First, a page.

David Cronenberg isn't one to mince words, but that's why we love him, right? And what do we love more than Cronenberg's icky oeuvre of body horror and dark dramas? Directors talking smack about each other, naturally.
The director of "The Fly" and other seminal body horror films -- who, by the way, doesn't particularly think of himself as a horror director -- is the subject of a very cool exhibit at the TIFF Bell Lightbox in Toronto. It features tons of bizarre things from his movies, like a giant Mugwump from "Naked Lunch," the awful gynecological instruments from "Dead Ringers," and much more.
A seemingly throwaway bit of an interview he gave in support the exhibit is gaining traction because apparently Cronenberg isn't such a fan of Stanley Kubrick or "The Shining." (He's in good company, at least in regards to "The Shining." Author Stephen King hates the adaptation, too.) Cronenberg's comments on the director wasn't totally out of the blue, as Kubrick will be the subject of a similar retrospective at TIFF next year.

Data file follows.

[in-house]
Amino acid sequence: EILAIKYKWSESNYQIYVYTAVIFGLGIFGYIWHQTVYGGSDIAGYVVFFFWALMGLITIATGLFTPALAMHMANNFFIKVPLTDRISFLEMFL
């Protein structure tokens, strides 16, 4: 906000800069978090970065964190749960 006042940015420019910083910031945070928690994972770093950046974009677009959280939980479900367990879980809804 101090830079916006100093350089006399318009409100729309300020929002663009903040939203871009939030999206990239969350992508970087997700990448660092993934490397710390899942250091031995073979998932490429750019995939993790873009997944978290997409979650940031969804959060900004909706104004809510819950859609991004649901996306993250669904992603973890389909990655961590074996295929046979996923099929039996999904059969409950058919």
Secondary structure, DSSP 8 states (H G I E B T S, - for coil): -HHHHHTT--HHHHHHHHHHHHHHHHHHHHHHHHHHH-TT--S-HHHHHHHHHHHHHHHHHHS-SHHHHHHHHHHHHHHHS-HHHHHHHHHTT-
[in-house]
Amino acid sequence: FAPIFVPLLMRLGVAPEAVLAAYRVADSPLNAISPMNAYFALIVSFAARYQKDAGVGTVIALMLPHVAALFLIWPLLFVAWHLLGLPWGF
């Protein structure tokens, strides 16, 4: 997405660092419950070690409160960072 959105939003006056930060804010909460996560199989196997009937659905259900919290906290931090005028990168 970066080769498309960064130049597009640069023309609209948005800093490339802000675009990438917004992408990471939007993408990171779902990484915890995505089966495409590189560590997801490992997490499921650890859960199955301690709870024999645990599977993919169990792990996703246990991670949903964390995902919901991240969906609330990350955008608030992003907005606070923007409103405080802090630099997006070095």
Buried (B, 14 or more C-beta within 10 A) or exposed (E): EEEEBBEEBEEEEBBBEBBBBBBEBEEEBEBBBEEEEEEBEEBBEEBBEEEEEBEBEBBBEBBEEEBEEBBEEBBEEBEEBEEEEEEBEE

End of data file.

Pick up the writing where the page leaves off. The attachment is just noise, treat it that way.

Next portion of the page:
Cronenberg told the Toronto Star, "I think I'm a more intimate and personal filmmaker than Kubrick ever was... That's why I find 'The Shining' not to be a great film. I don't think he understood the (horror) genre. I don't think he understood what he was doing. There were some striking images in the book and he got that, but I don't think he really felt it.
"In a weird way, although he's revered as a high-level cinematic artist, I think he was much more commercial-minded and was looking for stuff that would click and that he could get financed. I think he was very obsessed with that, to an extent that I'm not. Or that Bergman or Fellini were."
We'd expect nothing less from the man who's remaking Robert Pattinson into a post-modern, post-"Twilight" star.
[via Toronto Star]